There is so much more about our history, especially in regards to the Civil Rights Movement, that we don’t learn about. We as white people are so eager to whitewash history, to bend and twist it in our favor that remembering more about what happened is essential to moving forward. We like to think that racism ended with the Civil Rights Act of 1964 and with the success of the Montgomery Bus Boycott, that all is equal after segregation ended because it removes responsibility from us to work on racial justice and destructing white supremacy.
One thing history classes twist is Rosa Parks. We learn about the quiet Rosa Parks who was too tired to move from her bus seat for a white patron and subsequently arrested. But there’s so much more to her. Parks had been an activist long before her famous arrest – she spent time working the Montgomery NAACP branch secretary, pushed for voter registration, fought for justice for black victims of white brutality and sexual violence, pressed for desegregation of schools and public space, and much more. She also worked on women’s rights – including supporting victims and survivors of rape and assault like Recy Taylor. Stuff You Missed In History Class has a two part episode (part one and part two) on Rosa Parks that covers more than just a tiny sliver of her life story.
Her famous arrest is what we learn the most about Rosa Parks but she wasn’t the first to exercise civil disobedience on a Montgomery bus. 15 year old Claudette Colvin was arrested nine months before Parks but Colvin’s arrest didn’t spark a boycott for various reasons. Leaders in the movement saw Colvin (and a couple others like her) as an unsuitable symbol for the movement and bus boycott in part because she was viewed as emotional and feisty but also because at the age of 15, she was pregnant out of wedlock with a much older married man. For decades, Colvin has remained just a footnote in history but she played just as an important role as many others.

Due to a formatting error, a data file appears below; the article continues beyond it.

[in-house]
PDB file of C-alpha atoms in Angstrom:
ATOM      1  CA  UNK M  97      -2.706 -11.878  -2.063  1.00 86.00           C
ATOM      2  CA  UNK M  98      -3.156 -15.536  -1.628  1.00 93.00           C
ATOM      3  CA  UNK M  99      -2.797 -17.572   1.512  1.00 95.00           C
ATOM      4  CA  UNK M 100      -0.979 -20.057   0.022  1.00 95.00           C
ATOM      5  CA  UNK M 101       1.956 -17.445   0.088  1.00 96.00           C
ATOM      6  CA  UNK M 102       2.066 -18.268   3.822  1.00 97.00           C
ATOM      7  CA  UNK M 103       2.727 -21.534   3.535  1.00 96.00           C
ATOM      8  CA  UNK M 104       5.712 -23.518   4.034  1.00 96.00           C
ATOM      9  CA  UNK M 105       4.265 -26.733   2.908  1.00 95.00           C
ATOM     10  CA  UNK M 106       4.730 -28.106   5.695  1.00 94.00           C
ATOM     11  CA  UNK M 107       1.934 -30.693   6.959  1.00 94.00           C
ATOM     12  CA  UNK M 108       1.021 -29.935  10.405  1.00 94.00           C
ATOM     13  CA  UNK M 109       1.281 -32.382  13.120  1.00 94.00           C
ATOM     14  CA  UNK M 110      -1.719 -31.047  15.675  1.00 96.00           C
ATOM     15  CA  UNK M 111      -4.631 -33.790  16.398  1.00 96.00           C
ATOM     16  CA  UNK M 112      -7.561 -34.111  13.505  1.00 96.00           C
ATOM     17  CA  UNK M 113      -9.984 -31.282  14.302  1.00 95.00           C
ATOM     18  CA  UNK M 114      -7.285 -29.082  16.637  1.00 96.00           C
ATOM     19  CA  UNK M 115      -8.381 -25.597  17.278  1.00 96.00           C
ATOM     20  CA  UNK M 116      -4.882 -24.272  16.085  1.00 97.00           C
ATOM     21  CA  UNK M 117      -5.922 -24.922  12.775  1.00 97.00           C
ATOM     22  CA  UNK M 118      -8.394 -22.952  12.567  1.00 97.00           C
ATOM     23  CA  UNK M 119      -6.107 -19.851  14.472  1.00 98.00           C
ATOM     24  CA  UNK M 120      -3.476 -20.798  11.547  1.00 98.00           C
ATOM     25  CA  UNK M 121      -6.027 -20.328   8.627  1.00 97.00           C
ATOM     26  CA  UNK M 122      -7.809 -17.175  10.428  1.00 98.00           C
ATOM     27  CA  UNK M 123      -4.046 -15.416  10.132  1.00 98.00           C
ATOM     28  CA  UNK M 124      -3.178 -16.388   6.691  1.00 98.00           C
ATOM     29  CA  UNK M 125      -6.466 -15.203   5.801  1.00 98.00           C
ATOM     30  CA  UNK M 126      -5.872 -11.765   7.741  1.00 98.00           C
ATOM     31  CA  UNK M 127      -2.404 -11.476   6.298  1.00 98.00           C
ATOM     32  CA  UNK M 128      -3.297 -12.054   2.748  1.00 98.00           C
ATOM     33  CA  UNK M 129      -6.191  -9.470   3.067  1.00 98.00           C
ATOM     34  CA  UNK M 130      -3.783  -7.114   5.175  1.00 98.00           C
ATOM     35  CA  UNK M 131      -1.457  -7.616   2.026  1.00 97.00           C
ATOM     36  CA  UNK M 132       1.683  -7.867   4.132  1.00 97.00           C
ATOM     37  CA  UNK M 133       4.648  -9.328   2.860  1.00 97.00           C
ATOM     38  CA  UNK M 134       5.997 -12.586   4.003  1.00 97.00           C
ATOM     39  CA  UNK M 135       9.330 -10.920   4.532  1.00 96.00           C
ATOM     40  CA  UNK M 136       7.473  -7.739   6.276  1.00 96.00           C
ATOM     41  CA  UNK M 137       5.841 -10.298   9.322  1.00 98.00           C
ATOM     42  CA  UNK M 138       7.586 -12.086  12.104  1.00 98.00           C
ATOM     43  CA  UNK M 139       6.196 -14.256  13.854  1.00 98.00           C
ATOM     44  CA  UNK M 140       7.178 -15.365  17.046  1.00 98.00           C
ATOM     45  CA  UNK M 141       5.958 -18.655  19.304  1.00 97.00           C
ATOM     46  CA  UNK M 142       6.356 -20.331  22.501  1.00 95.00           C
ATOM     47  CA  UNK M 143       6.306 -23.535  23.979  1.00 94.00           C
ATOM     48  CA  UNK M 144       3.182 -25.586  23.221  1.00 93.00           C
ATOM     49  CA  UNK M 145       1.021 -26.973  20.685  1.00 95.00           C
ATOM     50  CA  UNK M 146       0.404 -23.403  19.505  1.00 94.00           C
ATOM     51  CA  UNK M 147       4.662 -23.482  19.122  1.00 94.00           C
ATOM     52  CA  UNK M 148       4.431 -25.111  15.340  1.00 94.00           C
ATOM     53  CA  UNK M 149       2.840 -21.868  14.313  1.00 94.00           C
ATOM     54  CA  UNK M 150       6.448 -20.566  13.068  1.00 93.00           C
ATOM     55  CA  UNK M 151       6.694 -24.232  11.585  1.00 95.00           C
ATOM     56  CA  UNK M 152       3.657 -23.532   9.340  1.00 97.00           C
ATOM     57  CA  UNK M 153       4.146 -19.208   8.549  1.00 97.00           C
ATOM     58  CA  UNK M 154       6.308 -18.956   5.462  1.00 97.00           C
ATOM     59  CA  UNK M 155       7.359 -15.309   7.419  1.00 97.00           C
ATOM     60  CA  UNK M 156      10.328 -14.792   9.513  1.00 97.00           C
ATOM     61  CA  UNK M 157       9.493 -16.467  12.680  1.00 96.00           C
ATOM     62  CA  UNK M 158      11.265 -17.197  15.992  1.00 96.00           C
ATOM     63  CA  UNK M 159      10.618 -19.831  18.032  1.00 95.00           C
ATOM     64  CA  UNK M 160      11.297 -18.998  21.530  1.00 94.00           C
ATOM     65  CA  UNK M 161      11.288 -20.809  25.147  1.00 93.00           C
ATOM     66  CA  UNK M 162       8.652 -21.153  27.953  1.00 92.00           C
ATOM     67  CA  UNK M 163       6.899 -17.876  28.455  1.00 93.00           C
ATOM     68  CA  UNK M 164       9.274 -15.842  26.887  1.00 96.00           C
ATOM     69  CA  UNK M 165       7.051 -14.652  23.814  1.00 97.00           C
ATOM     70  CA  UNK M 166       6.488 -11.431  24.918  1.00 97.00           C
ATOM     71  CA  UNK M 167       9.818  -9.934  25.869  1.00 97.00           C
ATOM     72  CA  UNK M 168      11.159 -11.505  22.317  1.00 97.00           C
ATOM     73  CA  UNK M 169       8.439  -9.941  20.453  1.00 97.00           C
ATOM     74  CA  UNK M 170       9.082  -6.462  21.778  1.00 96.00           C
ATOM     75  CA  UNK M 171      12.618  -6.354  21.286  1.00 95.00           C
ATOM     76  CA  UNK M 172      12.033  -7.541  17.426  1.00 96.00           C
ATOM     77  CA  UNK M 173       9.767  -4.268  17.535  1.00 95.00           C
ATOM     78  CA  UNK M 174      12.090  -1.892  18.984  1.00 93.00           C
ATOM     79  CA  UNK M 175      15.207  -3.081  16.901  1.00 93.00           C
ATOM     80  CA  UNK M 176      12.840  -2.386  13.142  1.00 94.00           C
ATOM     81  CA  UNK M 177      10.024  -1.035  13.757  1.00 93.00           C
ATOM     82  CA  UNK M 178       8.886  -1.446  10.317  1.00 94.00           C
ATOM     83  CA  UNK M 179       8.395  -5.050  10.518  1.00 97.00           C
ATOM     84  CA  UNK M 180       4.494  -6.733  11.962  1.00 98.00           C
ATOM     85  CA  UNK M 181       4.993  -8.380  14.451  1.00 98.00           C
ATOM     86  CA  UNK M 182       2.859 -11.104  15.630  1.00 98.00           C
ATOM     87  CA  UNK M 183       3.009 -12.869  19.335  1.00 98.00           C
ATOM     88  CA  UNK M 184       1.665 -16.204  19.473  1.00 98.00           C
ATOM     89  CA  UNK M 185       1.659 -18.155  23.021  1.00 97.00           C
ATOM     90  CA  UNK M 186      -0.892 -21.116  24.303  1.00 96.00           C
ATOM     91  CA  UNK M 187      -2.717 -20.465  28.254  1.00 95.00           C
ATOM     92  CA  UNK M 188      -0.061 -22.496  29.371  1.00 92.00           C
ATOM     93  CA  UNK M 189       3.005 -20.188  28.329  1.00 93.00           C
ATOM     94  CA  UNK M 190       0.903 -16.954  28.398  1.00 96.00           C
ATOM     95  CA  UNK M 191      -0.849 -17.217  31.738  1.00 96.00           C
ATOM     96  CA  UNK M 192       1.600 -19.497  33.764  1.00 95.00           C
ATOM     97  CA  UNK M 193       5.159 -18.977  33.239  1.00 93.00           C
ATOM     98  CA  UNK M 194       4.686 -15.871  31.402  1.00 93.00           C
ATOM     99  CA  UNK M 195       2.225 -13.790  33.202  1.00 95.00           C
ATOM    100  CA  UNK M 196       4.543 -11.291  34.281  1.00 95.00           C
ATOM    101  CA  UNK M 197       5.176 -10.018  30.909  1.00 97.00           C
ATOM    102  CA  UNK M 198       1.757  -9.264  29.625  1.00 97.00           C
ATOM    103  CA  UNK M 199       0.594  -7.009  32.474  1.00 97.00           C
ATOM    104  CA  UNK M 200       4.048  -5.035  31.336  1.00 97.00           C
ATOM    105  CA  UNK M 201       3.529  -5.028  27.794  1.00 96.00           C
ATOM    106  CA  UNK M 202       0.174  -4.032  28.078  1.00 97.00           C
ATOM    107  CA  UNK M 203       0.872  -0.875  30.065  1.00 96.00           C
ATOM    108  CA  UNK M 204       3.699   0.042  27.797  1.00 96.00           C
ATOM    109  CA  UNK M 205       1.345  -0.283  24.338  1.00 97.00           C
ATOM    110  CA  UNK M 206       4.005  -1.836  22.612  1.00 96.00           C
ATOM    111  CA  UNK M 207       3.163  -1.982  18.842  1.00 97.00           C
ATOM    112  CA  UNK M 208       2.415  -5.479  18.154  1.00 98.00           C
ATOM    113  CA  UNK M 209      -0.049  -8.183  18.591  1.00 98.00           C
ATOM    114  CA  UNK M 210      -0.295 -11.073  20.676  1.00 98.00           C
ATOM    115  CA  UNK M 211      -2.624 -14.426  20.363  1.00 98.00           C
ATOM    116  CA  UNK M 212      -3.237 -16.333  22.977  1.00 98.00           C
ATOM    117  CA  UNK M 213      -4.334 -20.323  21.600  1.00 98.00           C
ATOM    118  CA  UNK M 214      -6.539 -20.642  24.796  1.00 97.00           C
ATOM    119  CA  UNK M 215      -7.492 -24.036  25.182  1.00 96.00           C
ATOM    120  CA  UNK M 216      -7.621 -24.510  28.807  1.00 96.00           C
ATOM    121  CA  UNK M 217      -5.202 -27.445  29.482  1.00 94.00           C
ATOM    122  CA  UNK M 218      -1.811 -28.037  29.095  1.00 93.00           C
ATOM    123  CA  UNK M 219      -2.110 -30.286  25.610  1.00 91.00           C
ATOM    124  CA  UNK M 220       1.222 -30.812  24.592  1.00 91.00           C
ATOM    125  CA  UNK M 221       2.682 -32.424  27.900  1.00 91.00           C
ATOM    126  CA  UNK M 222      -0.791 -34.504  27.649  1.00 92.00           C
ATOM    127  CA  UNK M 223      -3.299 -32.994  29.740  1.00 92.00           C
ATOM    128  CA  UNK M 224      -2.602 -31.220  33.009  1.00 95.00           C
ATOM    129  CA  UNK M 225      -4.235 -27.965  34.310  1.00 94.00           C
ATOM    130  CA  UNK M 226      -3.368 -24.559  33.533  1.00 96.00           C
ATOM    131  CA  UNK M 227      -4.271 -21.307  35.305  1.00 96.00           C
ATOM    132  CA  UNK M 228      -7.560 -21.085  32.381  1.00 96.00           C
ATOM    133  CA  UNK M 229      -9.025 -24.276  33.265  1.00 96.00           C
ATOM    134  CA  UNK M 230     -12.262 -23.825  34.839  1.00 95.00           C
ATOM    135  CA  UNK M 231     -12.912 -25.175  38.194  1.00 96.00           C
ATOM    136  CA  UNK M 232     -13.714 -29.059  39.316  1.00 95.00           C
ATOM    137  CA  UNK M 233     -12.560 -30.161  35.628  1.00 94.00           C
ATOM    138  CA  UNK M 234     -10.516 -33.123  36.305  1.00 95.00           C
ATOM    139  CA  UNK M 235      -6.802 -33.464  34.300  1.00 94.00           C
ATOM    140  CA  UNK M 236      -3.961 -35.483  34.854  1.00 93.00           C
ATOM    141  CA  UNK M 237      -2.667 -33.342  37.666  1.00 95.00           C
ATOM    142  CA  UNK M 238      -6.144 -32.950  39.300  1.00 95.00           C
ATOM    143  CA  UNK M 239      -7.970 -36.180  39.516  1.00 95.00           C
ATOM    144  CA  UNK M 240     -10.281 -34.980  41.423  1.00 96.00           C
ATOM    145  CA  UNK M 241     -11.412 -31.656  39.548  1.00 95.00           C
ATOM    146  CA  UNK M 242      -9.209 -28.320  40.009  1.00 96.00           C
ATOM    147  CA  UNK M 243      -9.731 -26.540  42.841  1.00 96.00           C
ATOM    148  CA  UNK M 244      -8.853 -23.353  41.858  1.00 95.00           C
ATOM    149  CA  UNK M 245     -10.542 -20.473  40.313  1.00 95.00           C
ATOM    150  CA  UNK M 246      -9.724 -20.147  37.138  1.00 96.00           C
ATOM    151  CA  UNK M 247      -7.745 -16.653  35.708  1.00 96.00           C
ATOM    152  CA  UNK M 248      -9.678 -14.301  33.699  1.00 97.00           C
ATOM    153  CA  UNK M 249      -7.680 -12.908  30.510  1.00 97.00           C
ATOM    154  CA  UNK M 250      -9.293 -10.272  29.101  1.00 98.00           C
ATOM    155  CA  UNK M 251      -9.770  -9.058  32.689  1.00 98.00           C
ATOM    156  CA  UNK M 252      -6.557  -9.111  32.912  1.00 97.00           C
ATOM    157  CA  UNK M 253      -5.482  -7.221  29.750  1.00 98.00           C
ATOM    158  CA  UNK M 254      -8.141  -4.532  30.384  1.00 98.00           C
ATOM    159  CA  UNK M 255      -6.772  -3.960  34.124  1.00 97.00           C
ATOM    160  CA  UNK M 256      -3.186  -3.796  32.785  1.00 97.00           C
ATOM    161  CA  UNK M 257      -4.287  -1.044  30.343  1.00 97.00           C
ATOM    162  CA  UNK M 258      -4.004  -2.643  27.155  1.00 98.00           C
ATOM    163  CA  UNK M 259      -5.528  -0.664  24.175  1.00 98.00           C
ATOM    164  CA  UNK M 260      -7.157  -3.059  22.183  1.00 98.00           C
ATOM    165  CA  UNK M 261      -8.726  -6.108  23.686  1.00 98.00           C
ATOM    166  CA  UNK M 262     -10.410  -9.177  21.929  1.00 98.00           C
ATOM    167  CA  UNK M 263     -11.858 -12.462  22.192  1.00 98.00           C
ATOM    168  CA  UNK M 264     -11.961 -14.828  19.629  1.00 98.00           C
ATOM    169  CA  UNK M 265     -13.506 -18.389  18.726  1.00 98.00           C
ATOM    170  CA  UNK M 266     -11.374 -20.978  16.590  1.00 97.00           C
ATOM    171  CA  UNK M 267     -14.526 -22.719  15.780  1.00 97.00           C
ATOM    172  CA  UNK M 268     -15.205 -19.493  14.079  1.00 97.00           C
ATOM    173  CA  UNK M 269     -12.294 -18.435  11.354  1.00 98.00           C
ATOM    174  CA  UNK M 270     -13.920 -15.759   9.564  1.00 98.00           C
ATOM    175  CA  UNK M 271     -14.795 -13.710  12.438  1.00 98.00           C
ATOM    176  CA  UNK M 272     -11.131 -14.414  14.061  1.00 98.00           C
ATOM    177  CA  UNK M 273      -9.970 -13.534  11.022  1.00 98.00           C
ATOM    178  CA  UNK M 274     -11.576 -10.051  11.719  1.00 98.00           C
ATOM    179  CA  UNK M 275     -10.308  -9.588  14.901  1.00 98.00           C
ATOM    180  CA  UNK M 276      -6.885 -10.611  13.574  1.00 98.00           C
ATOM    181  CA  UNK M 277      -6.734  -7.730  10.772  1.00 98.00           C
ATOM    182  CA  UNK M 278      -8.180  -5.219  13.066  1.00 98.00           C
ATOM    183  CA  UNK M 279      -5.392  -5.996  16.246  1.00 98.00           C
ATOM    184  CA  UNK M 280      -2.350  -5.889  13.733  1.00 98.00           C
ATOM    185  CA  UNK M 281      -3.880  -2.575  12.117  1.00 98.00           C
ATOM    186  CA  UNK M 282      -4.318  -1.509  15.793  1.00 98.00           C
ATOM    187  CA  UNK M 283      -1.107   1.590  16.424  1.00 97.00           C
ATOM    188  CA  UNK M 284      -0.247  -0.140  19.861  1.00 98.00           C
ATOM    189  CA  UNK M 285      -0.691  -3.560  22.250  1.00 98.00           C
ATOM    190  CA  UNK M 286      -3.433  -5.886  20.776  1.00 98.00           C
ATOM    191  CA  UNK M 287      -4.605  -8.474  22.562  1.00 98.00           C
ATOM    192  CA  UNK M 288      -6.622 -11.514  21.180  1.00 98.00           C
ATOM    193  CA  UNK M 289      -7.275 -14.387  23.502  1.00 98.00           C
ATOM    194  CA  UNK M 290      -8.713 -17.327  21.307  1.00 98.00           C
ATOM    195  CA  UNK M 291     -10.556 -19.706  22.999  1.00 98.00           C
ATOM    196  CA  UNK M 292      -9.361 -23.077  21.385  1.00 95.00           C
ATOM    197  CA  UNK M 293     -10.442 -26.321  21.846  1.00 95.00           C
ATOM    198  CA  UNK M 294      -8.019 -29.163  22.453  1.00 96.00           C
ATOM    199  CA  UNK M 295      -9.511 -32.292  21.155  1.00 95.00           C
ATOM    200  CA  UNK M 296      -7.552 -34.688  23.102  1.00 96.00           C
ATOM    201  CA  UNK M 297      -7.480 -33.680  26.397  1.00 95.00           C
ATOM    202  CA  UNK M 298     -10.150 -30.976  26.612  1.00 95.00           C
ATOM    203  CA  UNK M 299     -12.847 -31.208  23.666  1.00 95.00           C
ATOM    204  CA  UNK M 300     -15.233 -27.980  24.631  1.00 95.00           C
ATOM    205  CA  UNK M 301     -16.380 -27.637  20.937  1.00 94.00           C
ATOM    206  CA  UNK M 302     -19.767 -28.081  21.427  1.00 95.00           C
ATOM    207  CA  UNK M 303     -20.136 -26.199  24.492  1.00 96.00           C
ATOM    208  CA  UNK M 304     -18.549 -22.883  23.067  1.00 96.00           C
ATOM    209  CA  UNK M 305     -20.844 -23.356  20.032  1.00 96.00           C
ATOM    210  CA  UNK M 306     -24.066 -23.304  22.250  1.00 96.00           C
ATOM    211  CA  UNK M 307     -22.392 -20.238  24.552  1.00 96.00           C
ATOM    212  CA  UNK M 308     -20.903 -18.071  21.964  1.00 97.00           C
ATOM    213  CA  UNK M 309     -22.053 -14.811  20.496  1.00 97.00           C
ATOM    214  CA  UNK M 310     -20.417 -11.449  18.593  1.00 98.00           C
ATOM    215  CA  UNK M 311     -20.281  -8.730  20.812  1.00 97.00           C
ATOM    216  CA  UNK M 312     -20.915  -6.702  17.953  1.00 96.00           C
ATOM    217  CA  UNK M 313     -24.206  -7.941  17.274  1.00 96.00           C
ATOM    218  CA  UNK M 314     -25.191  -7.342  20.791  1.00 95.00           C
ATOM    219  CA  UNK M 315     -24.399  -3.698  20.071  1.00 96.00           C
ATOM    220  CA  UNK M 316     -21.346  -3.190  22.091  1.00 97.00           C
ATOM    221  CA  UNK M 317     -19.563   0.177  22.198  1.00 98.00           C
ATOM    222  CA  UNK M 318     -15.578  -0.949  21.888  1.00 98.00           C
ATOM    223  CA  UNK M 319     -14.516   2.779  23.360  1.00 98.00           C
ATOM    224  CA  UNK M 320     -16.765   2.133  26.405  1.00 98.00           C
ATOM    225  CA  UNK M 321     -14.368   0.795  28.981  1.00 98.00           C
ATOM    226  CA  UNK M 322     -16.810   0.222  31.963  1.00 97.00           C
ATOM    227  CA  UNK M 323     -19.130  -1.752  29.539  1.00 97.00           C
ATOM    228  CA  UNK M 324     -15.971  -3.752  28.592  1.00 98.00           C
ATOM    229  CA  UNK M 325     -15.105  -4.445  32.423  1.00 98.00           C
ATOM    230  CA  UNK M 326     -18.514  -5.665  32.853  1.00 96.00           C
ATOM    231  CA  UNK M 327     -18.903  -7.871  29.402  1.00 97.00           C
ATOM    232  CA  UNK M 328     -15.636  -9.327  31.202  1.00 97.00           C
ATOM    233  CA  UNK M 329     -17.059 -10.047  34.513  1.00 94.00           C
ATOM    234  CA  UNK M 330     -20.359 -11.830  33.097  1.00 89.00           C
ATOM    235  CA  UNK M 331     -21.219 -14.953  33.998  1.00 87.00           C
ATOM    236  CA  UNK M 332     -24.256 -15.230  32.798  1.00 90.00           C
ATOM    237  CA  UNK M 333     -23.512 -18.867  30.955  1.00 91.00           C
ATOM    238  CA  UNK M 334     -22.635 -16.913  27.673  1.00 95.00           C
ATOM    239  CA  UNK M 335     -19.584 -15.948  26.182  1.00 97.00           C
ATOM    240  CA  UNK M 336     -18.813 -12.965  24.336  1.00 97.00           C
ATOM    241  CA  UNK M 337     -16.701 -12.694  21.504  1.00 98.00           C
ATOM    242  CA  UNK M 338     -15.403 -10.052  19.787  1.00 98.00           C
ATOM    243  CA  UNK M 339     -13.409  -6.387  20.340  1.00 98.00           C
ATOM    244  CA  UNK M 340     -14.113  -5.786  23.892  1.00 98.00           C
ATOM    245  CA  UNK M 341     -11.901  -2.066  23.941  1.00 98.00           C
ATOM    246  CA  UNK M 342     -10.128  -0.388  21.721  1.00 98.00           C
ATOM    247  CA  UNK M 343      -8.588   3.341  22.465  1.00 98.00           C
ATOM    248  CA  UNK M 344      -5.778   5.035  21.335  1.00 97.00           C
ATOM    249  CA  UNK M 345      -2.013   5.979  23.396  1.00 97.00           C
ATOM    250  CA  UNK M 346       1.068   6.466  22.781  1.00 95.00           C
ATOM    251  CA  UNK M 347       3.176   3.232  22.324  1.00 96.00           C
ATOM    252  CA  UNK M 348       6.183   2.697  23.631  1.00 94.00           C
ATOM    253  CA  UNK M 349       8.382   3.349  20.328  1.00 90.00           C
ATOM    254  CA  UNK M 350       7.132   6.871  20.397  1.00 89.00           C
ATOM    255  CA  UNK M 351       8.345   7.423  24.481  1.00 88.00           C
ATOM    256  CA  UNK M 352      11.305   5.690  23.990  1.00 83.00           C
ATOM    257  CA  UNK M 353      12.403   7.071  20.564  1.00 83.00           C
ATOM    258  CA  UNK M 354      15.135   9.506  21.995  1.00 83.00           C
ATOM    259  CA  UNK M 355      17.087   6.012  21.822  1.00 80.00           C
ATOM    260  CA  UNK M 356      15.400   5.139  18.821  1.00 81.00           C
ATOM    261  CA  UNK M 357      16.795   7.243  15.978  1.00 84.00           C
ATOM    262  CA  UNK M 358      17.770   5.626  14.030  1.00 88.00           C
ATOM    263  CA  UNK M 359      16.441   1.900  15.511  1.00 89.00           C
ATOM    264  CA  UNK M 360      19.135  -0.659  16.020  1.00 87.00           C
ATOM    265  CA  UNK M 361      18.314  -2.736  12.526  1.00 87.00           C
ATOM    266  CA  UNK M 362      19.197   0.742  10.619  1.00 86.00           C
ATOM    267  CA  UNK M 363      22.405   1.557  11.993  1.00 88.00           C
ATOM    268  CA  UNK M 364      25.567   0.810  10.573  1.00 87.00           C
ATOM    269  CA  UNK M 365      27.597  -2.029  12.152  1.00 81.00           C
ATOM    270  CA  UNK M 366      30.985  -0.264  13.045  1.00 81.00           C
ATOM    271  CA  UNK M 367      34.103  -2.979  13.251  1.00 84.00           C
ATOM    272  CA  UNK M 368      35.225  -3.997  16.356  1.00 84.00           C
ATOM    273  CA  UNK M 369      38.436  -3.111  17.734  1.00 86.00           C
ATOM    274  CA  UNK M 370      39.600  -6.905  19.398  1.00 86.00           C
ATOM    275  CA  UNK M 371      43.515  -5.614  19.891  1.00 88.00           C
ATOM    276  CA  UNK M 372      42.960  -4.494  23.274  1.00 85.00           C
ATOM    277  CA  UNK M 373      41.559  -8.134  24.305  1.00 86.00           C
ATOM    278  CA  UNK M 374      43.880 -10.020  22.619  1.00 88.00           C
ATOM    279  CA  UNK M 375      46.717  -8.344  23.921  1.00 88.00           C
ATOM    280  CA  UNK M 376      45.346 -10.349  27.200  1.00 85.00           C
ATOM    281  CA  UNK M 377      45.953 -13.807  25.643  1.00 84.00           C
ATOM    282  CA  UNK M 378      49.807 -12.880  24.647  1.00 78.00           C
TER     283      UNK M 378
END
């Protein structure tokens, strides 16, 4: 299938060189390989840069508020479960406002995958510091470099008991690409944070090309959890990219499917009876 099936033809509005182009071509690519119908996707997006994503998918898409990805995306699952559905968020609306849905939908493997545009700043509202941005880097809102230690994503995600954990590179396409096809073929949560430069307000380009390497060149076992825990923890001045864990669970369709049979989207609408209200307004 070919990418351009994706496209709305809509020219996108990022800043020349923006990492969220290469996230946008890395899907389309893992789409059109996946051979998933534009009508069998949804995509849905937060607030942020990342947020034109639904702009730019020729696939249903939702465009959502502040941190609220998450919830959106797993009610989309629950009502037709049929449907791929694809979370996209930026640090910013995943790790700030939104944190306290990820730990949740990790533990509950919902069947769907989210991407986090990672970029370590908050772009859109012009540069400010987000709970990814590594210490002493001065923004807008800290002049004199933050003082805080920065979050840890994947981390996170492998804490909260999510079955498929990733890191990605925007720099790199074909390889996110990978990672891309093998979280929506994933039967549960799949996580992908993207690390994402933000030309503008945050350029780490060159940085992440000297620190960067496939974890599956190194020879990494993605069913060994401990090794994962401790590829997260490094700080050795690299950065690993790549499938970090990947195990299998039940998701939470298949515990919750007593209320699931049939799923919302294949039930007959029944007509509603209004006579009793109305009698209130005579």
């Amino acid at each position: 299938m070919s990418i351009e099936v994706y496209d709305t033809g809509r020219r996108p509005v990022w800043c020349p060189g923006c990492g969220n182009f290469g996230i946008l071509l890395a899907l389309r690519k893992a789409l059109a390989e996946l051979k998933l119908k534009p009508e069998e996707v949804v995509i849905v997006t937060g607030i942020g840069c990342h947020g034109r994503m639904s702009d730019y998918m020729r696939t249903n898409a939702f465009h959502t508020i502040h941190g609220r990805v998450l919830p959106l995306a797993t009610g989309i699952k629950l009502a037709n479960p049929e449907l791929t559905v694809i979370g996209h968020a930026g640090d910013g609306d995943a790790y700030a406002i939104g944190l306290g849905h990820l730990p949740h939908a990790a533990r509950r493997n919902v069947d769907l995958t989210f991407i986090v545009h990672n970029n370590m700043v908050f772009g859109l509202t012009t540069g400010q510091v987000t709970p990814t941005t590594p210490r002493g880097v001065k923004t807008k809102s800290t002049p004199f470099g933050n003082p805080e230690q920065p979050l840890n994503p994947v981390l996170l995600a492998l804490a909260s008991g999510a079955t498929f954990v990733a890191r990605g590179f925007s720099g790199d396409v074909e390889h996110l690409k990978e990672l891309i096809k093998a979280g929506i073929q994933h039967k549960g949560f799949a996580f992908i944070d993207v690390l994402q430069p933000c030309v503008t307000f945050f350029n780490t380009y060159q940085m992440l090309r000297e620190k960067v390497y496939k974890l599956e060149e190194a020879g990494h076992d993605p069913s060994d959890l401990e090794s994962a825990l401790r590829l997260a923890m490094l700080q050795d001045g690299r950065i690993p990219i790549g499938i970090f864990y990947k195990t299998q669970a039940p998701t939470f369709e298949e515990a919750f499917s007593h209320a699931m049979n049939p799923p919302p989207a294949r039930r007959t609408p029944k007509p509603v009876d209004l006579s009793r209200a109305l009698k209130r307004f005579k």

And Rosa Parks wasn’t just physically tired that day she was arrested. This is one myth that paints Parks as an accidental activist instead of a fearless leader that had been working for justice and equality for years before. She eventually sought to set the record straight:
People always say that I didn’t give up my seat because I was tired, but that isn’t true. I was not tired physically, or no more tired than I was at the end of a working day…. No, the only tired I was, was tired of giving in.
Like with what I wrote about for Martin Luther King Jr., we need to be relearning so much of our history and reclaiming the stories that are frequently ripped of context and understanding. Knowing that the FBI and other government agencies have been conducting surveillance on Civil Rights Movement and Black Lives Matter leaders and supporters should be a part of common knowledge because it gives less credibility to a government hell bent on upholding the white supremacist status quo.
And learning more about activists like Rosa Parks honor those who have and continue to fight for justice.